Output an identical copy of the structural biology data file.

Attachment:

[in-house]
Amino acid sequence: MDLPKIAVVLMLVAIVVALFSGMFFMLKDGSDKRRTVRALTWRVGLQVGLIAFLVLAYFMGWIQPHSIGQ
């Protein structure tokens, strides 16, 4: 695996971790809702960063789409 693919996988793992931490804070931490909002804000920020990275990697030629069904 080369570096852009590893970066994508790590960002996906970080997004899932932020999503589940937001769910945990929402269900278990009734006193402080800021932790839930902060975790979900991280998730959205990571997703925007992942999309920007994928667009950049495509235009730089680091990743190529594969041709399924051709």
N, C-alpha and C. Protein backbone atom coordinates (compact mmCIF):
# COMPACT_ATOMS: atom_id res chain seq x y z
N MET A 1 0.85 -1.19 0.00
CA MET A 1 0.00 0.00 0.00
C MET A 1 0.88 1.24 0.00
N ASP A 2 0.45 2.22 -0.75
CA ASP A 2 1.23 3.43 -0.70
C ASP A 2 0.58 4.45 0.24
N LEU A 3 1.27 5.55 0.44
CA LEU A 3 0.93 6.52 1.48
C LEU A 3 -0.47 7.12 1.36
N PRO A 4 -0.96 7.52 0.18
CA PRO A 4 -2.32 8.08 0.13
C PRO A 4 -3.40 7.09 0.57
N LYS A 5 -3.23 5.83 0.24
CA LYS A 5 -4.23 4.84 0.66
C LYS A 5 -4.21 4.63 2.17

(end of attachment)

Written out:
[in-house]
Amino acid sequence: MDLPKIAVVLMLVAIVVALFSGMFFMLKDGSDKRRTVRALTWRVGLQVGLIAFLVLAYFMGWIQPHSIGQ
């Protein structure tokens, strides 16, 4: 695996971790809702960063789409 693919996988793992931490804070931490909002804000920020990275990697030629069904 080369570096852009590893970066994508790590960002996906970080997004899932932020999503589940937001769910945990929402269900278990009734006193402080800021932790839930902060975790979900991280998730959205990571997703925007992942999309920007994928667009950049495509235009730089680091990743190529594969041709399924051709």
N, C-alpha and C. Protein backbone atom coordinates (compact mmCIF):
# COMPACT_ATOMS: atom_id res chain seq x y z
N MET A 1 0.85 -1.19 0.00
CA MET A 1 0.00 0.00 0.00
C MET A 1 0.88 1.24 0.00
N ASP A 2 0.45 2.22 -0.75
CA ASP A 2 1.23 3.43 -0.70
C ASP A 2 0.58 4.45 0.24
N LEU A 3 1.27 5.55 0.44
CA LEU A 3 0.93 6.52 1.48
C LEU A 3 -0.47 7.12 1.36
N PRO A 4 -0.96 7.52 0.18
CA PRO A 4 -2.32 8.08 0.13
C PRO A 4 -3.40 7.09 0.57
N LYS A 5 -3.23 5.83 0.24
CA LYS A 5 -4.23 4.84 0.66
C LYS A 5 -4.21 4.63 2.17